It is interesting to note that the two women in the film who vigorously defend Fields also had close relationships with him outside the Studio. Mary Brian, as his daughter, was a longtime friend & neighbor of Fields. They had appeared together in the silent version of the story - RUNNING WILD - and Fields insisted on her inclusion in the talkie remake. Carlotta Monti, as Fields' faithful secretary, was also his longtime mistress. A part of his life for many years, she was at his side when he died on Christmas Day, 1946.
Despite his marvelous comic con-men, who always outwits the rubes and dolts about him, there is a side of W.C. Fields that few people ever notice: he is usually a hopeless, henpecked husband when he is married. His Ambrose Wolfinger (in MAN ON THE FLYING TRAPEZE) is probably the most helpless married man that he ever portrayed.
Ambrose has actually been married (presumably more happily) to a previous wife, who has died. But they had a little girl (now grown up) named Hope (Mary Bryan) who is his one total ally in the family. His second wife, Leona Wolfinger, née Nesselrode (Kathleen Howard) is strict and shrewish with him. And his mother in law and brother in law Claude (Grady Sutton, playing a totally disreputable liar, trouble-maker, leech, and thief for a change) make his hell total.
In this film Fields is controlled by events and people - he rarely shows any of the spunk and cleverness that his Great McGonigal or Egbert Souse or Larson E. Whipsnade show. He tries to get two burglars charged in court, but they were drinking apple jack that he had allowed to ferment, so the idiot crabby judge ignores the burglary and charges Fields with violating the prohibition laws! He tries to see a wrestling match, but is delayed by traffic problems, a tire that runs away from him, a set of traffic cops, and arrives too late to see the match, only to be knocked down by one of the wrestlers being thrown on him. To make the situation even more absurd, he did not realize this ticket was stolen by Claude, who seeing him lying on the ground sneers at him as "Drunk again!"
He is also harried by his boss (Lucien Littlefield) at work, and he has to lie to get a miserable afternoon off to see the match (he says his mother-in-law died). When the truth comes out, Littlefield (on his own - as he subsequently regrets) fires him.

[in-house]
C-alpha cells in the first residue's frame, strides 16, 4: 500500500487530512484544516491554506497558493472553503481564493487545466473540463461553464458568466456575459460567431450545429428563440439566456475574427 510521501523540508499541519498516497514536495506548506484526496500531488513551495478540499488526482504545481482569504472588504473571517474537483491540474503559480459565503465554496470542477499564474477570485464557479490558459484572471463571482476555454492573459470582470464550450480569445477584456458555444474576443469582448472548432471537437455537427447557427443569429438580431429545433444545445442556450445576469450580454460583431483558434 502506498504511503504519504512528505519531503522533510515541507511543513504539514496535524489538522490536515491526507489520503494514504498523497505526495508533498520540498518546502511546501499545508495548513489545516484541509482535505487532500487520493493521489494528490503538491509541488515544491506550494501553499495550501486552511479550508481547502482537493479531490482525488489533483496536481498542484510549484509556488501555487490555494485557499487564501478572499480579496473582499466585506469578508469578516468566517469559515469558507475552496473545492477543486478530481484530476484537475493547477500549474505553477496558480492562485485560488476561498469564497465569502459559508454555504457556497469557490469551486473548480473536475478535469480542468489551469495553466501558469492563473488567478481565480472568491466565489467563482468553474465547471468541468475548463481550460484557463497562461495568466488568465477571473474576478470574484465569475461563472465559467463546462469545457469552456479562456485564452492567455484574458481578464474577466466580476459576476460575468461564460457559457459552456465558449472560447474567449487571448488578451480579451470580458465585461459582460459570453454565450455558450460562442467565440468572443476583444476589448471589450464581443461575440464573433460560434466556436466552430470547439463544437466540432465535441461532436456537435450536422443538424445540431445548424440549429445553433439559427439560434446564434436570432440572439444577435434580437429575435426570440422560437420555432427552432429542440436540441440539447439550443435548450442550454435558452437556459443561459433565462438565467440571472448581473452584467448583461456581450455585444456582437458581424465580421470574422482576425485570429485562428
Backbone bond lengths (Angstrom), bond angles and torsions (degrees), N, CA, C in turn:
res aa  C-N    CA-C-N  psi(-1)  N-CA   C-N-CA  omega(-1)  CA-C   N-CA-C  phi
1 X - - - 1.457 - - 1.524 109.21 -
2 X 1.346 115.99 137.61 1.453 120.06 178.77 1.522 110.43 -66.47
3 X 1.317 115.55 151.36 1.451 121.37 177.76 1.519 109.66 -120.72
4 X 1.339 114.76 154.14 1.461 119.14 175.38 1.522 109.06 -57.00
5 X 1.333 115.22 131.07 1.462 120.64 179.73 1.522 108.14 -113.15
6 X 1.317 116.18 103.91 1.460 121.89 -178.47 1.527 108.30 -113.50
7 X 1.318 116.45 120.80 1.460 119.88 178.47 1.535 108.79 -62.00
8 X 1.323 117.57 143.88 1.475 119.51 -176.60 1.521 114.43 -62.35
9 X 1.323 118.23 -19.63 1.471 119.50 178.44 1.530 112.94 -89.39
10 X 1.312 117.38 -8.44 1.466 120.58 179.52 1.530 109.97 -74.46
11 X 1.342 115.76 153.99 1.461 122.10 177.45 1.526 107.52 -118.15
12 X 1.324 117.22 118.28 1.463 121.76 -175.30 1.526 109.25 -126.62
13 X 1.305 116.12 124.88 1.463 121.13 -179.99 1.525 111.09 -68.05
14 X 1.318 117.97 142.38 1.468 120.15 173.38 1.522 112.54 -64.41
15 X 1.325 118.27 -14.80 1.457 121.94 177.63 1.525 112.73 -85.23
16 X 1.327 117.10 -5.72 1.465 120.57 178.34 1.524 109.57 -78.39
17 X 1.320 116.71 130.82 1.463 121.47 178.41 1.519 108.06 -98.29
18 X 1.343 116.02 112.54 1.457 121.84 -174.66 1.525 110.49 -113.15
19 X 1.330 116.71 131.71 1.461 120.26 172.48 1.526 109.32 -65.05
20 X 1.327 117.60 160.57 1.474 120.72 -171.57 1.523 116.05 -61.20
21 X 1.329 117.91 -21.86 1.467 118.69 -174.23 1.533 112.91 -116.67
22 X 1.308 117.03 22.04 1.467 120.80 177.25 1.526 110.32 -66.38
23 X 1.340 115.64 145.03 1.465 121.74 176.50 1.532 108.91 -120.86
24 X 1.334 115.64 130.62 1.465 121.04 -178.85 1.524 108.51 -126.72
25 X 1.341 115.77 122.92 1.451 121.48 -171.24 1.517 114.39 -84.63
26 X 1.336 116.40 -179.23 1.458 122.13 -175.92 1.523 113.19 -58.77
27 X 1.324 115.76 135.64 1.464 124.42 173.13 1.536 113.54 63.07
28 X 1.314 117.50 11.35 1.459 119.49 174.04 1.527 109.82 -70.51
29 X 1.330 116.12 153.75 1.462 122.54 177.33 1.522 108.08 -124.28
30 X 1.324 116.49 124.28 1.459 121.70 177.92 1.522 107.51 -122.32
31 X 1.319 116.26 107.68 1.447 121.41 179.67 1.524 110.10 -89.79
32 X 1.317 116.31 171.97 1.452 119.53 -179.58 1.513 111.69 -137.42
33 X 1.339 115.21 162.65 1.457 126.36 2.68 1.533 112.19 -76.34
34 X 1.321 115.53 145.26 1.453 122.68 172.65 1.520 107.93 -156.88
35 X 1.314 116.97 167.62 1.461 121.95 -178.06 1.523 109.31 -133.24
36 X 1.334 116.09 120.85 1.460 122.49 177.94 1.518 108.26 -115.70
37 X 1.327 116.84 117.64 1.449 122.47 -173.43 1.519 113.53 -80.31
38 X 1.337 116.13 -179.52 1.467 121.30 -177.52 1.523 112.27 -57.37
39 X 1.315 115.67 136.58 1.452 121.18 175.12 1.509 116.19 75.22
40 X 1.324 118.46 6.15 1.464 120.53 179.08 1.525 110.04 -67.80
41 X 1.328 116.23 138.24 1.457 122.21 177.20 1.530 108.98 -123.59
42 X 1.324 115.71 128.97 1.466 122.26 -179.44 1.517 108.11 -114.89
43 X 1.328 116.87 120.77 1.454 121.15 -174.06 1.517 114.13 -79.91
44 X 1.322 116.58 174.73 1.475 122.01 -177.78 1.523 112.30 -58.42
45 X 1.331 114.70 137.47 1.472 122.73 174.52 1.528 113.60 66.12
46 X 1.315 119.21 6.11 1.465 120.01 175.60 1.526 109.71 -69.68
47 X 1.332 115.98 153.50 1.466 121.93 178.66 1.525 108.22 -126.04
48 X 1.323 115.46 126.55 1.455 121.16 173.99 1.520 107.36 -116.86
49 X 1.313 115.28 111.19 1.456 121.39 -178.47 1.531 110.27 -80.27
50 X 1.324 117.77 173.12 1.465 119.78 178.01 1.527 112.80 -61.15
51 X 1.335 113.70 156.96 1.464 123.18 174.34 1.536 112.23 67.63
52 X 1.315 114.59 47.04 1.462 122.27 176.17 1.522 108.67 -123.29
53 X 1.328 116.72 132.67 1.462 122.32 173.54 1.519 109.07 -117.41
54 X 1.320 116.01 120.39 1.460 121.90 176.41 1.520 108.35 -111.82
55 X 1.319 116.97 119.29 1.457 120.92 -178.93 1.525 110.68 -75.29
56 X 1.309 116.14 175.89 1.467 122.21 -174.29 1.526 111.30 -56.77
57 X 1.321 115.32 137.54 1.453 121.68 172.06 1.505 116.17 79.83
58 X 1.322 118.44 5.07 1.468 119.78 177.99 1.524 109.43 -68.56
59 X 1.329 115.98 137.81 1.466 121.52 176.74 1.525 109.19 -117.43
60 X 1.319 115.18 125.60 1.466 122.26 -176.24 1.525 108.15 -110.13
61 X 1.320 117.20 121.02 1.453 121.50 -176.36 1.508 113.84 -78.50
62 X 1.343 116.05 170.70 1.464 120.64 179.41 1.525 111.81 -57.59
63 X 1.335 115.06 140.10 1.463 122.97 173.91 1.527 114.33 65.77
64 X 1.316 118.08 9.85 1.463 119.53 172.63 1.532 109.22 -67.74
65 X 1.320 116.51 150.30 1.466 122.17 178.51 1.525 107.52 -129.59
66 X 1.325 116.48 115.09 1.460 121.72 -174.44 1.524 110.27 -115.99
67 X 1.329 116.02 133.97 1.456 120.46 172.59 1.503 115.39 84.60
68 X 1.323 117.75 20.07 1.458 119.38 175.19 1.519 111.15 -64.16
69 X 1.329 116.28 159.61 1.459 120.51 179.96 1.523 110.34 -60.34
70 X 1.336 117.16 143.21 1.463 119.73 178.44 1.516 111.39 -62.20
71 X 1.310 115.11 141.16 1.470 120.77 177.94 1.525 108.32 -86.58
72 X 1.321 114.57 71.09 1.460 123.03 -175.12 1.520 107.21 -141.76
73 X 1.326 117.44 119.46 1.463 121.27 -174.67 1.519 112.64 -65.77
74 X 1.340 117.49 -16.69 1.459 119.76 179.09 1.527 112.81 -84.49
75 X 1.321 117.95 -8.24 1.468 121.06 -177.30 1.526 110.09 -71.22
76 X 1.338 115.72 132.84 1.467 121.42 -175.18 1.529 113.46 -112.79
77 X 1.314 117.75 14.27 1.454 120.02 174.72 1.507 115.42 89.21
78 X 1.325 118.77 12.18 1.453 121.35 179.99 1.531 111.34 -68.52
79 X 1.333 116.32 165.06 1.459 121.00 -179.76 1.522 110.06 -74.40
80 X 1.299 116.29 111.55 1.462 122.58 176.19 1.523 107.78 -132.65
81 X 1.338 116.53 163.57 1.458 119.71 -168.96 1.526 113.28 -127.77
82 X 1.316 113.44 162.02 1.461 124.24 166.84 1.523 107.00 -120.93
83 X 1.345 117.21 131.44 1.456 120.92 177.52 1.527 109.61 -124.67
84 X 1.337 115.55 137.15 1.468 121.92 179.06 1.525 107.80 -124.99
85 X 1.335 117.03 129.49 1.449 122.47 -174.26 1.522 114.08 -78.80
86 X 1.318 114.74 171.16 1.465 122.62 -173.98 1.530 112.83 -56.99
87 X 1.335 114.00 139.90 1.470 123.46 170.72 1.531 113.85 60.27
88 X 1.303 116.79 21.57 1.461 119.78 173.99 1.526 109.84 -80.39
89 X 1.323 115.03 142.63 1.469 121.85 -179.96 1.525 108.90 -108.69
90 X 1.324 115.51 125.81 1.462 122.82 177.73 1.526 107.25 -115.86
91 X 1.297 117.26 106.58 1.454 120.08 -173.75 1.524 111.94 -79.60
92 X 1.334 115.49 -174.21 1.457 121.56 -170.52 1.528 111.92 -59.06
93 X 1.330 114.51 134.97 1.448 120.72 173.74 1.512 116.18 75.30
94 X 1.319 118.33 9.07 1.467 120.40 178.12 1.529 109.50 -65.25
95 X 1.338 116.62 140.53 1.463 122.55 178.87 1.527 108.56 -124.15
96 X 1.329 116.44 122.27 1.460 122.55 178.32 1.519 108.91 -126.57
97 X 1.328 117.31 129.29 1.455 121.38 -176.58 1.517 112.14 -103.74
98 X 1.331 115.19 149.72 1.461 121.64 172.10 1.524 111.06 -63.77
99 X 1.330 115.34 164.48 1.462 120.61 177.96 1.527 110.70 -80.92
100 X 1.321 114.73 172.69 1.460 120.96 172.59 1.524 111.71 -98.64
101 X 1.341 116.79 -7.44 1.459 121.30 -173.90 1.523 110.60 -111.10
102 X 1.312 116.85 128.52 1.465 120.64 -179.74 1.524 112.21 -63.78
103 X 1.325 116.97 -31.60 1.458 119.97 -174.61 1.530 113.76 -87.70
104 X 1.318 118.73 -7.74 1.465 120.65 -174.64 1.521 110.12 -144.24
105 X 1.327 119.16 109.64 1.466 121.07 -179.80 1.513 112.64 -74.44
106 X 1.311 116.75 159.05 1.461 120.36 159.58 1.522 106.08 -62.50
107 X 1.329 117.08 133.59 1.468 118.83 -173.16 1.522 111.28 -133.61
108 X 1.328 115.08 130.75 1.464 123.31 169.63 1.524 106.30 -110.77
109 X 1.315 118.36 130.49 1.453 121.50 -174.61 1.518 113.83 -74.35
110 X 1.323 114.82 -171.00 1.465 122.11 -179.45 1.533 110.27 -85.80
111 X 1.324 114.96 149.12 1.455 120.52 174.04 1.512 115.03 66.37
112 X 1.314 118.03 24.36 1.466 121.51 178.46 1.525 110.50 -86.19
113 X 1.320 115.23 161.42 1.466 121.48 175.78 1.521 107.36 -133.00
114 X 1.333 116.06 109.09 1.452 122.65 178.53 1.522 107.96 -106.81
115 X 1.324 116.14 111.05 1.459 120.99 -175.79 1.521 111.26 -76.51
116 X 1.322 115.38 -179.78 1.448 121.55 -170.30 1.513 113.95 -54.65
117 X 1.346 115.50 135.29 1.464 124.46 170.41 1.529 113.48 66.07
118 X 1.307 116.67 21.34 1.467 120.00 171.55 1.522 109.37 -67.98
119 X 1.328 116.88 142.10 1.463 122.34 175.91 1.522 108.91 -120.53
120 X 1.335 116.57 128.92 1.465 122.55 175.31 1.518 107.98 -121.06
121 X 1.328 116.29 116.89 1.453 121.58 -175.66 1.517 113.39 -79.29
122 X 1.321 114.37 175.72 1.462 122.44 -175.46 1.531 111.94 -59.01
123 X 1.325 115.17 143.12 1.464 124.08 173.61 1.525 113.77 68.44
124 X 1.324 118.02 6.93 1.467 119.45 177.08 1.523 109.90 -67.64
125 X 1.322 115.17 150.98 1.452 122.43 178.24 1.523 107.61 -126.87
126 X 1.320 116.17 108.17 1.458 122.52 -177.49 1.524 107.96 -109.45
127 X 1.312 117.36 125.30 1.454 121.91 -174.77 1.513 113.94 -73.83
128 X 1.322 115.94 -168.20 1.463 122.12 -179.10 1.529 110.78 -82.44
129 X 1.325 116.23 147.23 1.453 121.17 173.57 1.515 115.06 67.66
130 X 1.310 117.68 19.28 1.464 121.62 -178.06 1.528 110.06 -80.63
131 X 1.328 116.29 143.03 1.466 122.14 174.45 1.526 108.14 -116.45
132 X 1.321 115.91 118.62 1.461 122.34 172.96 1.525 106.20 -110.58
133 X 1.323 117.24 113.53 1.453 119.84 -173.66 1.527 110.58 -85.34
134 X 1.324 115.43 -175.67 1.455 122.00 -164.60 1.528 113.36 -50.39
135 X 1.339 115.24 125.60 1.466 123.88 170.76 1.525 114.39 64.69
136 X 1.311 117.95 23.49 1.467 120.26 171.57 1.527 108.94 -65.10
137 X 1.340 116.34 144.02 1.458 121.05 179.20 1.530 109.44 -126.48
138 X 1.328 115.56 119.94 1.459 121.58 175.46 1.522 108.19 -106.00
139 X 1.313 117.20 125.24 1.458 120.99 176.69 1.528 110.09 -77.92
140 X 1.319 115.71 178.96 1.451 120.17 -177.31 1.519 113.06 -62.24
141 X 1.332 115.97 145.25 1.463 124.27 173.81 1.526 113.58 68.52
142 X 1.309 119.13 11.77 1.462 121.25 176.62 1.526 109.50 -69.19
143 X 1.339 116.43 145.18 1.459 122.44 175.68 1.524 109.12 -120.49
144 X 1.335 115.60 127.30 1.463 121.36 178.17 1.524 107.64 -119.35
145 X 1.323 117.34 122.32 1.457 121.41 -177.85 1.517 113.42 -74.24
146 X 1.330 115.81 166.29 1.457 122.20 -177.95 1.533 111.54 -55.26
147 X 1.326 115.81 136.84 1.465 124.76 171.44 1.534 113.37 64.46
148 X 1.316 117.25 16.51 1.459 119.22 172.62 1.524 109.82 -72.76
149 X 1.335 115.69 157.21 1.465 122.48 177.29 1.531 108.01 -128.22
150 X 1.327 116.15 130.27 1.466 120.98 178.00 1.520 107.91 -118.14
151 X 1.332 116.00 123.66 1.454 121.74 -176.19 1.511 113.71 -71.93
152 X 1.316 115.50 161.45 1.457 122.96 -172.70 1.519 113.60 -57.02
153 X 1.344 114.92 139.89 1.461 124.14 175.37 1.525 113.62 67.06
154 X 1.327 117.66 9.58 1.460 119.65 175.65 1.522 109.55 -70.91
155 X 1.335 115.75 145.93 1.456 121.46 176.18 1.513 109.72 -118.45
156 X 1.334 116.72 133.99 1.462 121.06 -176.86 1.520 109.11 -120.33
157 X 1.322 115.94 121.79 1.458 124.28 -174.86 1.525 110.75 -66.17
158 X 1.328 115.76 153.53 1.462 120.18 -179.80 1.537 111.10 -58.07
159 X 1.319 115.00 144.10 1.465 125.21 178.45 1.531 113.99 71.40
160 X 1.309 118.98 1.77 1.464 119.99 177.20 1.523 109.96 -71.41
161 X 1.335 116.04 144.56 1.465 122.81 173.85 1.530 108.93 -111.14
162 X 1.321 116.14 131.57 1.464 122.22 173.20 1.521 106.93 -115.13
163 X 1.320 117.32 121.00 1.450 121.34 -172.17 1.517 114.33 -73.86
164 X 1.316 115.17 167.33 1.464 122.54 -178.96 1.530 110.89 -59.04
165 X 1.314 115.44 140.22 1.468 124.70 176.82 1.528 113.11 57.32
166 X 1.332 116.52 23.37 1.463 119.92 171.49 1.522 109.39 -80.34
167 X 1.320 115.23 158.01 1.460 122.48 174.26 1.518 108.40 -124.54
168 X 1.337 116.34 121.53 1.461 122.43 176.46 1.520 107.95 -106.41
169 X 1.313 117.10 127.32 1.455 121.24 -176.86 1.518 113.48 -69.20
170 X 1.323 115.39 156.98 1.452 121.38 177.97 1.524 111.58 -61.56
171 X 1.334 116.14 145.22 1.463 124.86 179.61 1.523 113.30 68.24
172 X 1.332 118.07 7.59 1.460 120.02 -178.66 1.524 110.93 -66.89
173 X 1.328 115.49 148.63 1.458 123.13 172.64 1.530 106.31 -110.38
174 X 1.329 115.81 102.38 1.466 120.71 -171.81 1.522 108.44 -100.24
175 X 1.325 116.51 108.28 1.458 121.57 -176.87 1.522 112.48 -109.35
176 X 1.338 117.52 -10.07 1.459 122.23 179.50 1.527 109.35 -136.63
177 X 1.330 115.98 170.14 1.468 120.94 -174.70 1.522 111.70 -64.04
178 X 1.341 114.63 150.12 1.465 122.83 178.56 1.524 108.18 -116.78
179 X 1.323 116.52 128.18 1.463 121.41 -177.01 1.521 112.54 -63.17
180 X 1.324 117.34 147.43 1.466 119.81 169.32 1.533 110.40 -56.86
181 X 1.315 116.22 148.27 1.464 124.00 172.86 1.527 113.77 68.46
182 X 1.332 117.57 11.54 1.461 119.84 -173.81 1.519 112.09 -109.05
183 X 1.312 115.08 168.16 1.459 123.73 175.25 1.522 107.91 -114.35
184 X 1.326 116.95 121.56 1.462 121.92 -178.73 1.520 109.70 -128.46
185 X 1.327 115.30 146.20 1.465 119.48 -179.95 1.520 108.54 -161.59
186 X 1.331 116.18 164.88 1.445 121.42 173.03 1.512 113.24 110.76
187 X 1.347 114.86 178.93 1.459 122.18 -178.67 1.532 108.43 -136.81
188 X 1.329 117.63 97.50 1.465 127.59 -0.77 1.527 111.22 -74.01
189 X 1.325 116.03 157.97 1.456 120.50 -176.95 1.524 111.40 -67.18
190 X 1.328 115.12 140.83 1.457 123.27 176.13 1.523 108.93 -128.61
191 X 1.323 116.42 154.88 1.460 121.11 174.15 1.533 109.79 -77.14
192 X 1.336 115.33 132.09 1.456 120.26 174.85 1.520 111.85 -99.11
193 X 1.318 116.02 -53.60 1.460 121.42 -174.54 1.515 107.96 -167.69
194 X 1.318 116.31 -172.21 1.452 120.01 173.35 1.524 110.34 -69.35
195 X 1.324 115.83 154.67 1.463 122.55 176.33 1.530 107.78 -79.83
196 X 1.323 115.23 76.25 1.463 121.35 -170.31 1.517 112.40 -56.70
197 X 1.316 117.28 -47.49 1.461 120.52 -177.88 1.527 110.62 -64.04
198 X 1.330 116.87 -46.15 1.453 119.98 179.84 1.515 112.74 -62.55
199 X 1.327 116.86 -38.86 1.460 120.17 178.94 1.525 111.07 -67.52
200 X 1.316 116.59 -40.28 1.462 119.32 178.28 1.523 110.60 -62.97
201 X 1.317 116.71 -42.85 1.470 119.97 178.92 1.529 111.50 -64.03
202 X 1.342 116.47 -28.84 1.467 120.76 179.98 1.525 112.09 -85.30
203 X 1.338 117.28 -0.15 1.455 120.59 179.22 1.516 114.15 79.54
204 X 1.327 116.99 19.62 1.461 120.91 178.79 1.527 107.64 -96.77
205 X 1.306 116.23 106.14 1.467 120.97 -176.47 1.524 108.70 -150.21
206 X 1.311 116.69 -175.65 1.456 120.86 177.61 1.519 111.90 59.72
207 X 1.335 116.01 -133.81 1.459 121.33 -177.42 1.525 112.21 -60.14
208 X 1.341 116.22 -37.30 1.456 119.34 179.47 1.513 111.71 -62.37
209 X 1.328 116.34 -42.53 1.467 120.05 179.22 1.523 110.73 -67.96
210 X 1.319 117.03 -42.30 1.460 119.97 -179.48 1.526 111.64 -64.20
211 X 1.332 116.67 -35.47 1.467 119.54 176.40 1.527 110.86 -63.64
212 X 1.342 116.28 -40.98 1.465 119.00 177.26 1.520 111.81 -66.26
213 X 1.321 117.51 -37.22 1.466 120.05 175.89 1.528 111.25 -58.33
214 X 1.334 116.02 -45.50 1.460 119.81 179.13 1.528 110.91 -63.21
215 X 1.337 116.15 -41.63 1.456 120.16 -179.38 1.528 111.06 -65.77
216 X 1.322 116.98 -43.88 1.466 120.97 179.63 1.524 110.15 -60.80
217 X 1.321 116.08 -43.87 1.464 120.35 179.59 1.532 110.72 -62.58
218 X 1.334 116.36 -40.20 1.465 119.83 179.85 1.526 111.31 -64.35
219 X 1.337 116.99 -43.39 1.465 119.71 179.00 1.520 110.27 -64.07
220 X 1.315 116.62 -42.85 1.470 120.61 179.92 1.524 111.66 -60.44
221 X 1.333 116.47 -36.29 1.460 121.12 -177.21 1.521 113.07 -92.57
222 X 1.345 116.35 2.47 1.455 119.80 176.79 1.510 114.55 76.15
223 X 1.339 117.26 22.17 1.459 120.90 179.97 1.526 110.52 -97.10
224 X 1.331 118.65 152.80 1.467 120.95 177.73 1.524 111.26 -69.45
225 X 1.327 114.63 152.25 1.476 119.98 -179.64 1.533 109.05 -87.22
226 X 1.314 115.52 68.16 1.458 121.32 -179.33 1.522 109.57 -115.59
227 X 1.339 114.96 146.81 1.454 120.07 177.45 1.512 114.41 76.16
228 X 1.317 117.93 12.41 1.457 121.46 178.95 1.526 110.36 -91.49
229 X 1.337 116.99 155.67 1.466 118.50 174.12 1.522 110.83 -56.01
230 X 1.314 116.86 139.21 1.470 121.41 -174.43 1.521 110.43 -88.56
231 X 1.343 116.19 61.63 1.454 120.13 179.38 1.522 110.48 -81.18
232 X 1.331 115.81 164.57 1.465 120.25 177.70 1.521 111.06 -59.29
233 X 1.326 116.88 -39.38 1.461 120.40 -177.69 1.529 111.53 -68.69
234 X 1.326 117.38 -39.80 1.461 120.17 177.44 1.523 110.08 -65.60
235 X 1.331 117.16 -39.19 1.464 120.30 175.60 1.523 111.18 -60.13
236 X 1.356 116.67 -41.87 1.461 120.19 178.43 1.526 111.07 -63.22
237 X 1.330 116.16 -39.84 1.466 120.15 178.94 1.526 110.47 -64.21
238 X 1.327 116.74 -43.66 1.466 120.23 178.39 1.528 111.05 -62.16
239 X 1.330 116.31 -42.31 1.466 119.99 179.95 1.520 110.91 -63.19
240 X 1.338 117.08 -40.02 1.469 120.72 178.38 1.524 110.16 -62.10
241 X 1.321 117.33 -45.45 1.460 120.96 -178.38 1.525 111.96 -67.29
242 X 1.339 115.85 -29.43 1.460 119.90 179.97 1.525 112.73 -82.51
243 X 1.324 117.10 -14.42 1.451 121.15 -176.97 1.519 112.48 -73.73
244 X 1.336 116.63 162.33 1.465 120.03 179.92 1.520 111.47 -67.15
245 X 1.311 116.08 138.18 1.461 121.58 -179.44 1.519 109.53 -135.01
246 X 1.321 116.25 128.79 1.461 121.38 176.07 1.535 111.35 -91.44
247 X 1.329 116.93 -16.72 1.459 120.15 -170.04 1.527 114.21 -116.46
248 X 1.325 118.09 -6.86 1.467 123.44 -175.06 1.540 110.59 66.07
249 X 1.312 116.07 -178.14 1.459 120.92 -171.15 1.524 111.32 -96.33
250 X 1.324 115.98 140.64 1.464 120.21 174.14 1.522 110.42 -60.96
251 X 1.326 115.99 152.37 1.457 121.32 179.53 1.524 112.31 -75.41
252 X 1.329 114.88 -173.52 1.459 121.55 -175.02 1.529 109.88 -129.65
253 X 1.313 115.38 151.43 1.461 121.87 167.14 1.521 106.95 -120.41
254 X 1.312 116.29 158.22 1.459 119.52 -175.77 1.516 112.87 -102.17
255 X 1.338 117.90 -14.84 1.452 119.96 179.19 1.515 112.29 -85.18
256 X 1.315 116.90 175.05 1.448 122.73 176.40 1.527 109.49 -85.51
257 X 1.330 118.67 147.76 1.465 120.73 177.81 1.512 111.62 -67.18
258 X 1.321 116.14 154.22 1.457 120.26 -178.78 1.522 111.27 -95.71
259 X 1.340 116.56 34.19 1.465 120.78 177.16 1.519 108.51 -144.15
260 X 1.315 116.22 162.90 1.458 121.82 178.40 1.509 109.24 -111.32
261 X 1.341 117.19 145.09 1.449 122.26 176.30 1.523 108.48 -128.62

This is how it goes throughout the film. Except for Mary Bryan and for his secretary (Carlotta Monti, who has a nice moment at Littlefield's expense), all of the characters use and abuse Fields. He is only finally aroused when Claude tries to slap Hope, and Fields defends her, knocking out Claude. But even after that he still seems lost regarding what to do to pick up his life.
The film is funny - witness the business about Field's filing system at the office (he's a memory expert). When the actual head of the firm (Littlefield's boss - Oscar Apfel) tries to find things without Fields around, he goes nuts with the system. Littlefield tries to defend his action, only to be told by Monti that he has libeled her by suggesting Fields and she were out together at the match. Littlefield is then informed that if he can't get Fields back he'd better start looking for a new job (in the depression).
Howard's role is curious. Like her performance in IT'S A GIFT, she is extremely strict and suspicious. At one point, when Fields is getting ready to go down and check for burglars, she is begging for him to hurry and not to forget his gun. He takes the gun out, and accidentally fires it. High strung by the situation, the shooting scares Howard into a faint - Fields looks at her and with a slight trace of hope in his voice he asks, "Are you dead?" Yet, he did marry her, and at the end, when stuck alone with her mother and brother (who won't look for work), she seems to realize that - for better or worse - Ambrose was a good provider. In the end she is reunited with him and with her step-daughter.
It is a good comedy, and if it lacks the polish of THE BANK DICK and IT'S A GIFT and THE OLD FASHIONED WAY it is still worth watching.
# Mr Wolfinger's secretary is played by Carlotta Monti, who in real life was the mistress of W.C. Fields.
# This was the last film directed by Clyde Bruckman. Although Bruckman's name appears on the credit, this film was actually directed by W.C. Fields, who took over after Bruckman had to quit early in the shoot due to the effects of his alcoholism. This is the only film on which Fields technically worked as his own director.
# One of over 700 Paramount Productions, filmed between 1929 and 1949, which were sold to MCA/Universal in 1958 for television distribution, and have been owned and controlled by Universal ever since.